Brooklyn Borough President Eric Adams, the Democratic nominee for mayor, also supports the rezoning, with the condition that the city either fund the NYCHA needs on its own or come up with a scheme to sell public housing air rights to developers and use the proceeds to cover the cost of repairs.
“New York City is always changing, but every once in a while we need a sea change,” Adams said in August. “Buildings cannot go up around NYCHA developments while residents see their futures go down.”
The Gowanus plan marks the first time Mayor de Blasio has pursued a neighborhood-level upzoning in a predominantly white community where resident incomes tend to exceed the citywide average. A concurrent plan to upzone a chunk of SoHo and NoHo would also add thousands of new apartments, including some below market-rate, to a predominantly white neighborhood where average incomes more than double the citywide rate.
The city’s MIH strategy mandates that developers in rezoned communities set aside a percentage of apartment space for New Yorkers earning less than the area median income. But a recent study by the Association for Neighborhood & Housing Development found that de Blasio’s signature land use policy has only fueled gentrification in lower-income neighborhoods of color—like East New York and the Jerome Avenue corridor—because the MIH income bands still exceed the income level of many existing residents, pricing them out of new developments and threatening to raise rents in the surrounding community.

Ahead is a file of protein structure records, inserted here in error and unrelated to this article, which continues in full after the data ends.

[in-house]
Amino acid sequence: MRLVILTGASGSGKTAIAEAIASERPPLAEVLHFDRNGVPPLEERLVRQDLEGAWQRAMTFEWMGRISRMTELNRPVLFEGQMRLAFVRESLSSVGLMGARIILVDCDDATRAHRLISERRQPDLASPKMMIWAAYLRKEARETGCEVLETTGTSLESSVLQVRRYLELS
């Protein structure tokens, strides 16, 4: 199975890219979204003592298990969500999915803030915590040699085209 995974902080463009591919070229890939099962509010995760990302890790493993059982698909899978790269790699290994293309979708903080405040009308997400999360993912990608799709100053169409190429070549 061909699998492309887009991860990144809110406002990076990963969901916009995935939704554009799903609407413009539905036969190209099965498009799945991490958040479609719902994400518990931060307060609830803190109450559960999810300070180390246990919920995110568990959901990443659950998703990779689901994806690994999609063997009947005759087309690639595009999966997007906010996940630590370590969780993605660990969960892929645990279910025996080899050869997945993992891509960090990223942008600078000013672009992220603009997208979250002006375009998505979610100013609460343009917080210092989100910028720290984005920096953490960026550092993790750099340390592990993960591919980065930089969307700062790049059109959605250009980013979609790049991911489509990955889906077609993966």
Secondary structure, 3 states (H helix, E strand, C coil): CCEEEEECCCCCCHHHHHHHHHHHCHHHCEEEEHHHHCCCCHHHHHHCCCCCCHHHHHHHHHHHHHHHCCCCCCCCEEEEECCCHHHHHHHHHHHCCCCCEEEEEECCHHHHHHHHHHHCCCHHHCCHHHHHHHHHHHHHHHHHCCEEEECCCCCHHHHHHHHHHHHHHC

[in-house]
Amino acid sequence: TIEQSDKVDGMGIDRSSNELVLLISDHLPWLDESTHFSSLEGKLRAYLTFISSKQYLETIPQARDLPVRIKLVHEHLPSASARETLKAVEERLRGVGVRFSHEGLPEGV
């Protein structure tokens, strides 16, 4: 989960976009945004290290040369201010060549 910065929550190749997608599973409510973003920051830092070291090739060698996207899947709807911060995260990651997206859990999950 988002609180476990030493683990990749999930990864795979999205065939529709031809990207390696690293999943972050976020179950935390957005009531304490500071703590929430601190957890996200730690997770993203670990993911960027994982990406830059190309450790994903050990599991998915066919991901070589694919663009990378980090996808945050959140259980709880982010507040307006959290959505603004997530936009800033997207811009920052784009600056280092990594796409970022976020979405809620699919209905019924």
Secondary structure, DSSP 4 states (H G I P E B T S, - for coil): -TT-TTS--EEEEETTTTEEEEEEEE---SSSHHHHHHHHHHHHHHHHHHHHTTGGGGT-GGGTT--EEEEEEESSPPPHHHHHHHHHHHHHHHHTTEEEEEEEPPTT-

A study commissioned by housing organization Fifth Avenue Committee, which supports the Gowanus rezoning, found that the proposal would likely increase racial and economic diversity in the Brooklyn neighborhood, however.
The “Racial Equity Report on Housing and Opportunity” was completed by urban planning expert Lance Freeman, a professor at Columbia University. Starting next year, every neighborhood-level rezoning will be subject to a racial impact report under a new measure passed by the City Council in June.
“In sum, because of the scale of the affordable housing proposal as a percentage of overall projected development (35%), the affordability of this housing (nearly all 80 AMI or below), and the location of Gowanus within a high-opportunity neighborhood with low-risk of displacement, the Gowanus Neighborhood Plan as outlined in the rezoning proposal has the clear potential to be a net positive for racial equity, increasing racial integration and countering local exclusionary development trends,” the report states.